Now you’re having conversations with bartenders all over the world. Your local friends, guests and colleagues are seeing how active you are and possibly talking about your posts, as they, too, had never been to that brewery or tasted that distillate. People are coming to your bar to talk to you, the bar is getting busier and business owners are starting to notice. This is the domino eﬀect of social media.
The only reason I am able to write this article, travel the world and experience things I have never dreamt of before is because of social media. This is not a discussion but a simple fact. You can either capitalise on this or get upset about it. Adapt to the new world or be left behind.
Okay, now that you are angry enough to want to attempt to do this yourself, you may ask ‘Where do I start, Dan? If you’re so smart, what is the way forward?’
Bartenders are natural content creators who simply need to learn the tools of the trade to share their voices. Behind the bar are 100+ bottles, each with a unique story behind them, and every day you have 50+ guests come into your bar, each with a unique background and history – and no shift is ever the same all over the world. You have a goldmine of ideas to create content from.
There are three key principles to think about when creating content, called ‘The 3 Es’. These three principles define nearly 99 per cent of content all over the world across ALL social media channels. The easiest way to recognise this is by simply scrolling your Instagram feed and seeing what your non-industry friends are posting.
Funny memes, cat pictures and silly stories that make you smile, sports videos of people doing incredible things, and comedy skits about everything.This is entertainment that it is easy to digest and highly shareable. This is usually how you find NEW followers.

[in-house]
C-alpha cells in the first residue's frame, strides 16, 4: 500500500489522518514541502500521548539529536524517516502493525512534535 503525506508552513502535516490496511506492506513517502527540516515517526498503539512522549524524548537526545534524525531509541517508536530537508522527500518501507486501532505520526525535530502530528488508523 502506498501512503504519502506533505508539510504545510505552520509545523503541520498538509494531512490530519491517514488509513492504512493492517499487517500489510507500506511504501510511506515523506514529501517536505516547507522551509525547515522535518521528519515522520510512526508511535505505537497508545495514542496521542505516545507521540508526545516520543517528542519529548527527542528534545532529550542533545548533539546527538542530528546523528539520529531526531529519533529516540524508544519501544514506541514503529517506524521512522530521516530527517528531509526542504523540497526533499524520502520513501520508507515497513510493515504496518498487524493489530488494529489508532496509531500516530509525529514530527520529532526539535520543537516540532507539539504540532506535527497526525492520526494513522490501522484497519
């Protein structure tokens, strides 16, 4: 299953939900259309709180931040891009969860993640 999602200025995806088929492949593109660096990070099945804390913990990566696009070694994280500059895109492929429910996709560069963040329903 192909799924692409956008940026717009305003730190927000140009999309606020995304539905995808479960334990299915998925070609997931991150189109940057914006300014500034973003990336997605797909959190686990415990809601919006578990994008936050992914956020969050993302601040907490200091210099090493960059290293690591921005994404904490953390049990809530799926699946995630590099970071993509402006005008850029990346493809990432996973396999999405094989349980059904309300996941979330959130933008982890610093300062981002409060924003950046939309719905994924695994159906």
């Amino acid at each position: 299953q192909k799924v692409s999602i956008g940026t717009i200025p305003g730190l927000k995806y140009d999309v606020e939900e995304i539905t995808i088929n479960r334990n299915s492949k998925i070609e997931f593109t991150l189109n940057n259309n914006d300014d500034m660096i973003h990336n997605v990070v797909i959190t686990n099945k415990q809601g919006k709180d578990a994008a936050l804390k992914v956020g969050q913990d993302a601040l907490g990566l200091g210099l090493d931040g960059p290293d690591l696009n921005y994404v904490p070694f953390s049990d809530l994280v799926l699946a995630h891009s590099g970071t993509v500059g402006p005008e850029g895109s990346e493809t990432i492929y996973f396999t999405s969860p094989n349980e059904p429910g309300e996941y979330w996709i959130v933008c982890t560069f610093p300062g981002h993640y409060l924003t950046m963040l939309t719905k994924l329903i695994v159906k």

Somebody graduated from university, bought a car or managed to climb a mountain, they have had to overcome a big challenge and have either succeeded or failed.People become emotionally invested. They want to support, be compassionate or congratulate. This is how you BUILD a connection with your existing followers.
A trick, tip or recipe, maybe a book or an insight that someone did not know before or a solution to an existing/common problem. Sharing knowledge that you have discovered, not necessarily as an ‘expert’ in the subject.Making people’s lives better by fixing problems or inspiring. Becoming a solution to problems in a specific field and/or helping others succeed. This is how you SHOWCASE your ability in your field.
There are a lot more layers to this, and I am simplifying this to make it easier to understand. Naturally, thoughts arise such as ‘What is funny?’, ‘I don’t want to share my personal life’ or ‘I’m nervous my knowledge isn’t good enough and I could be wrong’. So here are some things I have learnt over the years of making mistakes:
1. Discipline and consistency are key.
The person who shows up for work and practices will succeed faster.
2. Own your mistakes.
Did you share the wrong info? Was the joke bad? Does your trick not work for someone else? Take responsibility but also clarify. People on the internet are from hundreds of diﬀerent cultures speaking hundreds of diﬀerent languages. Don’t assume they understood what you meant or how you explained it.
3. Your opinion matters!
There is always going to be someone funnier, smarter, faster or stronger. It actually does not matter. You are unique and irreplaceable. Your opinion is just as valid as anyone else’s, and just because someone has done something does not mean you cannot experience it for the first time or share your thoughts about it on the internet.
4. Balance is key.
There is a reason some internet ‘sensations’ blow up and then we forget about them next week. Too much of the same thing is boring. The same goes for Entertainment, Emotion and Education.
Just like learning cocktails takes time, practice and consistency, so does social media. There is NO BETTER time to start promoting yourself, your bar and your skills than NOW. You are only one post away from supercharging your career!